Do you think Trump is truly exhibiting delusional or psychotic behavior? Or is he simply behaving like an autocrat making a bald-faced attempt to hold onto his power?

I believe it is both. He is certainly of an autocratic disposition because his extreme narcissism does not allow for equality with other human beings, as democracy requires. Psychiatrists generally assess delusions through personal examination, but there is other evidence of their likelihood. First, delusions are more infectious than strategic lies, and so we see, from their sheer spread, that Trump likely truly believes them. Second, his emotional fragility, manifested in extreme intolerance of realities that do not fit his wishful view of the world, predispose him to psychotic spirals. Third, his public record includes numerous hours of interviews and interactions with other people—such as the hour-long one with the Georgia secretary of state—that very nearly confirm delusion, as my colleague and I discovered in a systematic analysis.


Where does the hatred some of his supporters display come from? And what can we do to promote healing?

In Profile of a Nation, I outline the many causes that create his followership. But there is important psychological injury that arises from relative—not absolute—socioeconomic deprivation. Yes, there is great injury, anger and redirectable energy for hatred, which Trump harnessed and stoked for his manipulation and use. The emotional bonds he has created facilitate shared psychosis at a massive scale. It is a natural consequence of the conditions we have set up. For healing, I usually recommend three steps: (1) Removal of the offending agent (the influential person with severe symptoms). (2) Dismantling systems of thought control—common in advertising but now also heavily adopted by politics. And (3) fixing the socioeconomic conditions that give rise to poor collective mental health in the first place.


What do you predict he will do after his presidency?

I again emphasize in Profile of a Nation that we should consider the president, his followers and the nation as an ecology, not in isolation. Hence, what he does after this presidency depends a great deal on us. This is the reason I frantically wrote the book over the summer: we require active intervention to stop him from achieving any number of destructive outcomes for the nation, including the establishment of a shadow presidency. He will have no limit, which is why I have actively advocated for removal and accountability, including prosecution. We need to remember that he is more a follower than a leader, and we need to place constraints from the outside when he cannot place them from within.


What do you think will happen to his supporters?

If we handle the situation appropriately, there will be a lot of disillusionment and trauma. And this is all right—they are healthy reactions to an abnormal situation. We must provide emotional support for healing, and this includes societal support, such as sources of belonging and dignity. Cult members and victims of abuse are often emotionally bonded to the relationship, unable to see the harm that is being done to them. After a while, the magnitude of the deception conspires with their own psychological protections against pain and disappointment. This causes them to avoid seeing the truth. And the situation with Trump supporters is very similar. The danger is that another pathological figure will come around and entice them with a false “solution” that is really a harnessing of this resistance.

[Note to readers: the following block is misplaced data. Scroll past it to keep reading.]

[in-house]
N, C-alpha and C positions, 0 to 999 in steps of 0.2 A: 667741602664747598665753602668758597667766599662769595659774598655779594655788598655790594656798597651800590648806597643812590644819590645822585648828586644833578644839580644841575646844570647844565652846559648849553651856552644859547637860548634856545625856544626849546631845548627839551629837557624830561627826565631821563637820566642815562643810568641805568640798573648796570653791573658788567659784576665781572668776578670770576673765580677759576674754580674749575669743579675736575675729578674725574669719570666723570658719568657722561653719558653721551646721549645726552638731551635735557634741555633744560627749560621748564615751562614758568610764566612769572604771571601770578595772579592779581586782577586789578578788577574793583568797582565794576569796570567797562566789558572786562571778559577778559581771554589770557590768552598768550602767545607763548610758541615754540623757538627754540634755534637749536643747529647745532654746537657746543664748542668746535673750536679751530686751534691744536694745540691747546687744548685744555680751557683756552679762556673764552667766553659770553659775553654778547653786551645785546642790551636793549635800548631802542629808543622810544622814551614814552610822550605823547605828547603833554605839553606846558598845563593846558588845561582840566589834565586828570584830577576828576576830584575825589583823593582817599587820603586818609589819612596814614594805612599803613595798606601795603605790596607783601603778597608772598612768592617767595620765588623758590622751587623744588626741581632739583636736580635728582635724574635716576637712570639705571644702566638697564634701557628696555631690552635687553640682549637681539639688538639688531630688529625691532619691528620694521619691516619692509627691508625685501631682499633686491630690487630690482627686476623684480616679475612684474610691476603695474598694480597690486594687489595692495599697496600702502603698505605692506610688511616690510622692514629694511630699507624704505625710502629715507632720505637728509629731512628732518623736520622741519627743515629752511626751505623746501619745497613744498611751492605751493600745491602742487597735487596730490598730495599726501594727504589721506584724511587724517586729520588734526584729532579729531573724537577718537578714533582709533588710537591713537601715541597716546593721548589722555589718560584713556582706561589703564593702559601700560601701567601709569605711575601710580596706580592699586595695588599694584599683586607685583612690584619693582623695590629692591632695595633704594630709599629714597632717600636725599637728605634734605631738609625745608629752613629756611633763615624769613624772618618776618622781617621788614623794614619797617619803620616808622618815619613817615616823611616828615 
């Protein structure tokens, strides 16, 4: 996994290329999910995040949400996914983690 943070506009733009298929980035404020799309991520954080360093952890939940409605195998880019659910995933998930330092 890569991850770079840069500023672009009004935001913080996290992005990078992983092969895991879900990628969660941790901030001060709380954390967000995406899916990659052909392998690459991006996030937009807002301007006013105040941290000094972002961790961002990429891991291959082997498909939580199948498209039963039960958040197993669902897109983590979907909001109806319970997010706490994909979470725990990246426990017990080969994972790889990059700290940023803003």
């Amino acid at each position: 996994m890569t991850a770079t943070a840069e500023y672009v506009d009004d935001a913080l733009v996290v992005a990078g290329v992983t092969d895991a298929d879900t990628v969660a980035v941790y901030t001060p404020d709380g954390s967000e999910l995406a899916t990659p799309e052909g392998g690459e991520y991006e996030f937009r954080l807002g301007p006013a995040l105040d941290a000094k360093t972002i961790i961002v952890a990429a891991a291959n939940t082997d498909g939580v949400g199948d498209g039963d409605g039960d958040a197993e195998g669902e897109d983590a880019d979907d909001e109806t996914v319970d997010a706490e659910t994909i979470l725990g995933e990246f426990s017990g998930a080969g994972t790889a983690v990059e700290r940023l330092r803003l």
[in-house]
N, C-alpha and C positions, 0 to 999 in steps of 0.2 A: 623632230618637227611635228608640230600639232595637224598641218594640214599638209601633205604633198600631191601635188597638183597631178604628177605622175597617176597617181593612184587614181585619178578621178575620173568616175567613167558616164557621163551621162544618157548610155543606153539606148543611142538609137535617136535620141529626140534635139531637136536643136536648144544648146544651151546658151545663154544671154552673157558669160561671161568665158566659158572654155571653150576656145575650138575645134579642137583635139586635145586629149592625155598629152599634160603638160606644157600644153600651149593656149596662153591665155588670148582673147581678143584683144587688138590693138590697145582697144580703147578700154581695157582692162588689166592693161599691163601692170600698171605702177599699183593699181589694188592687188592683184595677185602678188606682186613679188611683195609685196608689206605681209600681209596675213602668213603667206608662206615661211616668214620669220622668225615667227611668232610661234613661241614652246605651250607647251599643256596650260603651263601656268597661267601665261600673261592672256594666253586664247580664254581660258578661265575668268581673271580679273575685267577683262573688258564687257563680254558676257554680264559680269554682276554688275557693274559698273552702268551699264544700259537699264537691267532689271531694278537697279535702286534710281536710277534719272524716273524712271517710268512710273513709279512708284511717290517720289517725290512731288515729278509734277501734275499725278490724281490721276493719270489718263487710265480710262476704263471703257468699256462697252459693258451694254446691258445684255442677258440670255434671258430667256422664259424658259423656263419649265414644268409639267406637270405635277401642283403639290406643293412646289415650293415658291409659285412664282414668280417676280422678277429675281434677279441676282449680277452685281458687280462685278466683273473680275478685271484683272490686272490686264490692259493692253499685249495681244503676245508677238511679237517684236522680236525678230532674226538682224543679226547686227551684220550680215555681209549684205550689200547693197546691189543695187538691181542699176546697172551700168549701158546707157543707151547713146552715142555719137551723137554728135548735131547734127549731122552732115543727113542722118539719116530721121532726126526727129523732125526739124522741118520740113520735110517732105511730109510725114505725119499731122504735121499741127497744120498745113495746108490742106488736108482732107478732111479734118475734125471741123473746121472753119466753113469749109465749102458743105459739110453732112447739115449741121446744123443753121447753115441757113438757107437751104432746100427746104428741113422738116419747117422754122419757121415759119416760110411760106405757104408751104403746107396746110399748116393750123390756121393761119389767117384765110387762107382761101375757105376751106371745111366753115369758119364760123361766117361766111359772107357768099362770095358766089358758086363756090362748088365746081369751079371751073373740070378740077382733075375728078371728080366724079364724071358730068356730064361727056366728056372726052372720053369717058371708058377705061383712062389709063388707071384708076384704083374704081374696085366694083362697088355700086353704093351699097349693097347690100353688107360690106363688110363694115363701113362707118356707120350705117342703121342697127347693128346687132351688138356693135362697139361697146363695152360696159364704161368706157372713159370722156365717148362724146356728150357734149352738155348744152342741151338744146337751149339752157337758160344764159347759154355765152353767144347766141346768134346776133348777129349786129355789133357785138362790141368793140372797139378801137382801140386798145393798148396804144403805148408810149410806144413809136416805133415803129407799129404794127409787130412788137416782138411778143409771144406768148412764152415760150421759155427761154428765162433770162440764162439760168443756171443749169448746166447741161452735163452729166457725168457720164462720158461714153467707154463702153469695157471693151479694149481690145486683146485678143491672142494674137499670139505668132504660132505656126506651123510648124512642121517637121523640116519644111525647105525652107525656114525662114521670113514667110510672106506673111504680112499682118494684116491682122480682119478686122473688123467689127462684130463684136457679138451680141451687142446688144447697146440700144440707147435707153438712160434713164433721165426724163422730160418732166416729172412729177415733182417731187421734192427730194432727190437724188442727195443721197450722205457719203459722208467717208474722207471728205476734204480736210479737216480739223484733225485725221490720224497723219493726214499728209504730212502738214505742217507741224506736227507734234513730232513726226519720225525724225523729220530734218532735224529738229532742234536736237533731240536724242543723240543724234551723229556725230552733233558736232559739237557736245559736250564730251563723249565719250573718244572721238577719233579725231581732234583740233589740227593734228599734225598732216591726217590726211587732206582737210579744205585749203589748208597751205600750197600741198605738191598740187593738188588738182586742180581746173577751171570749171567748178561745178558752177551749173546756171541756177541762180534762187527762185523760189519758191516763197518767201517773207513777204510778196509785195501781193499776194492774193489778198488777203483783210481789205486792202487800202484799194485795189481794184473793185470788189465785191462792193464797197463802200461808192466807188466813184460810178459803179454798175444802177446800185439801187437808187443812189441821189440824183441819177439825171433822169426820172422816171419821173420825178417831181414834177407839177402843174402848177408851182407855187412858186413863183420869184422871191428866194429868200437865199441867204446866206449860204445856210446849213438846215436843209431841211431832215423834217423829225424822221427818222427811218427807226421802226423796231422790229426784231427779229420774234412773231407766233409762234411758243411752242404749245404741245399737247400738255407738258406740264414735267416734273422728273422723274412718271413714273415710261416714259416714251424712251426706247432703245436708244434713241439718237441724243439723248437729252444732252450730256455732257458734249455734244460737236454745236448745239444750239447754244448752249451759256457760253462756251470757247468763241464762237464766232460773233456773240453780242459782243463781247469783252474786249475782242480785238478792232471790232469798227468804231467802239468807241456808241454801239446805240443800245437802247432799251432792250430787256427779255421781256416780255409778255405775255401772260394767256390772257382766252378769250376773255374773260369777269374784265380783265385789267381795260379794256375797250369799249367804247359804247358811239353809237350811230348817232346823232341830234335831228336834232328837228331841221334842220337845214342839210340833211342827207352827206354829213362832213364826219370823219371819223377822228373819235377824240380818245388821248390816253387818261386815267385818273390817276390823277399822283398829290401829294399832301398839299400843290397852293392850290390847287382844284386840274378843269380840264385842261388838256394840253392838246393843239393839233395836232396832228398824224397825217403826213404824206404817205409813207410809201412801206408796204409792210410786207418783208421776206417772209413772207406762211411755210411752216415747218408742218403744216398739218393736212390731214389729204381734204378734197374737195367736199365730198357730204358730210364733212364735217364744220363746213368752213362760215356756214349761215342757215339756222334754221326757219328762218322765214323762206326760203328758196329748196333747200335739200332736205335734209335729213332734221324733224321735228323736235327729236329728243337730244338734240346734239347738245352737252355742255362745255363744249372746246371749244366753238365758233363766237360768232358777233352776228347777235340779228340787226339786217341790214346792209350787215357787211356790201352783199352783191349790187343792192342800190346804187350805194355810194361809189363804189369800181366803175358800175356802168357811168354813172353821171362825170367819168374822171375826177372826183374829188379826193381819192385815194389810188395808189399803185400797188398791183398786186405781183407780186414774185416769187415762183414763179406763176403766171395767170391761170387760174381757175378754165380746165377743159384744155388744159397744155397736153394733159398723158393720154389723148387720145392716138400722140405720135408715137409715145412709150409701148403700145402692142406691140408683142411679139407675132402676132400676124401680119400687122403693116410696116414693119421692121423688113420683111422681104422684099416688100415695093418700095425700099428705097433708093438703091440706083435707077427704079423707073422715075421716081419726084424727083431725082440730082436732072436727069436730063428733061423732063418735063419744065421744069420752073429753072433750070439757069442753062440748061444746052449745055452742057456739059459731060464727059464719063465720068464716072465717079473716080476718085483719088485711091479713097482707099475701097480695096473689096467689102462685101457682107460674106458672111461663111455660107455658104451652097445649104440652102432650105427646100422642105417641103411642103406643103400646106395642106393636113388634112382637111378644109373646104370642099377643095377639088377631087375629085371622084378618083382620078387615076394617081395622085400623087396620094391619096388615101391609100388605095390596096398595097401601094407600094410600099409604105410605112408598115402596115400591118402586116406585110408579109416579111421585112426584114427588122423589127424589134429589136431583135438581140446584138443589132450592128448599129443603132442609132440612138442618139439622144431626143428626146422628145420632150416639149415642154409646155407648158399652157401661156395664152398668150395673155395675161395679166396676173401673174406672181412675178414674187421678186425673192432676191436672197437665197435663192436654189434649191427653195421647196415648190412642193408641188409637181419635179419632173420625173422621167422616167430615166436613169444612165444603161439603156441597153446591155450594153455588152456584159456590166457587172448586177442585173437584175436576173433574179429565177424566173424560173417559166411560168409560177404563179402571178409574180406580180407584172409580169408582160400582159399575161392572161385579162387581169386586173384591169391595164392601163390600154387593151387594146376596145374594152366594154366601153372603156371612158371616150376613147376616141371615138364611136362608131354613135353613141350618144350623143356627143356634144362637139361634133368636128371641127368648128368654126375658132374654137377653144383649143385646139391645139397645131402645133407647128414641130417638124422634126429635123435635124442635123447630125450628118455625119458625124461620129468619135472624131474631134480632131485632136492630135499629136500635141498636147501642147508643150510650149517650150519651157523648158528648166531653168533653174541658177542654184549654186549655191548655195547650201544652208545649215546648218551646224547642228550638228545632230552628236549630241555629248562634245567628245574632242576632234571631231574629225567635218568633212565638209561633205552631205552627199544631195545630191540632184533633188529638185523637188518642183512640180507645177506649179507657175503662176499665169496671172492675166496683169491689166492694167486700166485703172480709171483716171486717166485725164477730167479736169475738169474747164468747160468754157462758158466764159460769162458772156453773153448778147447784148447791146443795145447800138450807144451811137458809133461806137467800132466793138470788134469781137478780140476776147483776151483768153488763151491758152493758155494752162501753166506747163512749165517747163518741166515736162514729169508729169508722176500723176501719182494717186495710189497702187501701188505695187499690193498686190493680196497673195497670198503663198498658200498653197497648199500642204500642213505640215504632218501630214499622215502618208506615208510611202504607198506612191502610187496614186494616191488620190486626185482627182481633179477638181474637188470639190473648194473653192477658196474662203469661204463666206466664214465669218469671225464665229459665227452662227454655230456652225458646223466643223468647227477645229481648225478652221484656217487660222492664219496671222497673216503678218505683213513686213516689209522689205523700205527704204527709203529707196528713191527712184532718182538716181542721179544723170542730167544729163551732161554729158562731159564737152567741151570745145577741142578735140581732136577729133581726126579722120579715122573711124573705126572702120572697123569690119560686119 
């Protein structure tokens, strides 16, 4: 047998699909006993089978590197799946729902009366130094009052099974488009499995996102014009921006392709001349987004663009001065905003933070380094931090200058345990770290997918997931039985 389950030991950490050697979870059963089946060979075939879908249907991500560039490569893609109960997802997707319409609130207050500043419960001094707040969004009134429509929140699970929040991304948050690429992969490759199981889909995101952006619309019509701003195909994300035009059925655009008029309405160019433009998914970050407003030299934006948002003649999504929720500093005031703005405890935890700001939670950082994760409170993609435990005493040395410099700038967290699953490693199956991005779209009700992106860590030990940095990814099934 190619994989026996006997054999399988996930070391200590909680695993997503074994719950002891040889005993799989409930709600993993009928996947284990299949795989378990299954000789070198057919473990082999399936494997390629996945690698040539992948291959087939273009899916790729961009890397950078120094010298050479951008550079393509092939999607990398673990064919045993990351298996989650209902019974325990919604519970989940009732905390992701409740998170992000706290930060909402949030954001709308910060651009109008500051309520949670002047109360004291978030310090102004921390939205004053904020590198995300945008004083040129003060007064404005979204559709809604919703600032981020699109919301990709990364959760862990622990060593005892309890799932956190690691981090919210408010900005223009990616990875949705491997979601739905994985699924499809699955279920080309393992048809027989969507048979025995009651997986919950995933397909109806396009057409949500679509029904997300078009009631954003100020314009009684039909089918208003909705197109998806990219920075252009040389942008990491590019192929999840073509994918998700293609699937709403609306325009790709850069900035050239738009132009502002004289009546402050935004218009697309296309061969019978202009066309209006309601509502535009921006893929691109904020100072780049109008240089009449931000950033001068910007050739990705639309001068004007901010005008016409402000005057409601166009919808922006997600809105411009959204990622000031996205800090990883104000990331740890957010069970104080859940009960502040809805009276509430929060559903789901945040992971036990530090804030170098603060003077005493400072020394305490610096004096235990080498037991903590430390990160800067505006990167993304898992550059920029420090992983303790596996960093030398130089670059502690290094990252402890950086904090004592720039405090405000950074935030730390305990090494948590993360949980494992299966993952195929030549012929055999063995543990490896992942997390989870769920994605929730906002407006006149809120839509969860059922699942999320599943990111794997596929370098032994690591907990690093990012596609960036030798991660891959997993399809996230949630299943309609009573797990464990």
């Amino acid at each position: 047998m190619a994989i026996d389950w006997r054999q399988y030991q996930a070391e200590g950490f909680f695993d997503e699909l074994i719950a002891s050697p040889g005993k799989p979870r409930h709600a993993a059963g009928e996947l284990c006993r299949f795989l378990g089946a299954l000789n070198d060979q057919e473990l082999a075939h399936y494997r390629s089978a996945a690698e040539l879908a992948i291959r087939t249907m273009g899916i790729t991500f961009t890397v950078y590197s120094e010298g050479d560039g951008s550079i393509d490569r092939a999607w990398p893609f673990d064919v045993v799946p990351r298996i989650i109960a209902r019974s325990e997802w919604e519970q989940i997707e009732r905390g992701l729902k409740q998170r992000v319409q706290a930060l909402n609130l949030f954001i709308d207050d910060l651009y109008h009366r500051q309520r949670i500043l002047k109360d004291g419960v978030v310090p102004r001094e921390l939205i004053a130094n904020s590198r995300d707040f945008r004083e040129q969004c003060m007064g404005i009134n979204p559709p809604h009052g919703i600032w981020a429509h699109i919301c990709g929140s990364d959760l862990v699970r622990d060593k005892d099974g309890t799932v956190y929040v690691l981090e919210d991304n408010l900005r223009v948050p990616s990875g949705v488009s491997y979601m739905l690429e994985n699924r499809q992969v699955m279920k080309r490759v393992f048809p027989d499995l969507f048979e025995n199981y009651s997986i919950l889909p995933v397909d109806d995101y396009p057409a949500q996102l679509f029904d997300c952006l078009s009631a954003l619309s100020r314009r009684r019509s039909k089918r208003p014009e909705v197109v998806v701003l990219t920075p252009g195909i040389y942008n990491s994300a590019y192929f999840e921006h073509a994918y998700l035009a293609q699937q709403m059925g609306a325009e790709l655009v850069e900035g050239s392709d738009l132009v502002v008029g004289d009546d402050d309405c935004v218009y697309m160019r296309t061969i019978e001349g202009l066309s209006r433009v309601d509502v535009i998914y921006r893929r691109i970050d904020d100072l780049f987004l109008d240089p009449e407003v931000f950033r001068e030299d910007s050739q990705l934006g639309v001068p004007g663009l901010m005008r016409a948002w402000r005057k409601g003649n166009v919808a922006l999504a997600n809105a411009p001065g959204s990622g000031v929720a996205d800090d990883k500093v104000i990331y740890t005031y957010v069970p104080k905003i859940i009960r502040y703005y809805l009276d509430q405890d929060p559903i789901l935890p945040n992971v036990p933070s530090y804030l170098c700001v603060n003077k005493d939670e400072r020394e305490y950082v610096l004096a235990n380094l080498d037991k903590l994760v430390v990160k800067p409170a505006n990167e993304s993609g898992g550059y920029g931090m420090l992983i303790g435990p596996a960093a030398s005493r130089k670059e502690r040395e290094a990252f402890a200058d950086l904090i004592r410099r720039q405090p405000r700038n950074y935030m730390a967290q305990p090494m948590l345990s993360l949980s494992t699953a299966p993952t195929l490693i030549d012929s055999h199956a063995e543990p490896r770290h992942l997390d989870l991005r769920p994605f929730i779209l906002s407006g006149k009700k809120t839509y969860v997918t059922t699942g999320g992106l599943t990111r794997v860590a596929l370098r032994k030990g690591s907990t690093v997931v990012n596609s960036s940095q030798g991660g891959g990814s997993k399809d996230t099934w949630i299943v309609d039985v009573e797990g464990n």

How can we avert future insurrection attempts or acts of violence?

Violence is the end product of a long process, so prevention is key. Structural violence, or inequality, is the most potent stimulant of behavioral violence. And reducing inequality in all forms—economic, racial and gender—will help toward preventing violence. For prevention to be effective, knowledge and in-depth understanding cannot be overlooked—so we can anticipate what is coming, much like the pandemic. The silencing of mental health professionals during the Trump era, mainly through a politically driven distortion of an ethical guideline, was catastrophic, in my view, in the nation’s failure to understand, predict and prevent the dangers of this presidency.


Do you have any advice for people who do not support Trump but have supporters of him or “mini-Trumps” in their lives?

This is often very difficult because the relationship between Trump and his supporters is an abusive one, as an author of the 2017 book I edited, The Dangerous Case of Donald Trump, presciently pointed out. When the mind is hijacked for the benefit of the abuser, it becomes no longer a matter of presenting facts or appealing to logic. Removing Trump from power and influence will be healing in itself. But, I advise, first, not to confront [his supporters’] beliefs, for it will only rouse resistance. Second, persuasion should not be the goal but change of the circumstance that led to their faulty beliefs. Third, one should maintain one’s own bearing and mental health, because people who harbor delusional narratives tend to bulldoze over reality in their attempt to deny that their own narrative is false. As for mini-Trumps, it is important, above all, to set firm boundaries, to limit contact or even to leave the relationship, if possible. Because I specialize in treating violent individuals, I always believe there is something that can be done to treat them, but they seldom present for treatment unless forced.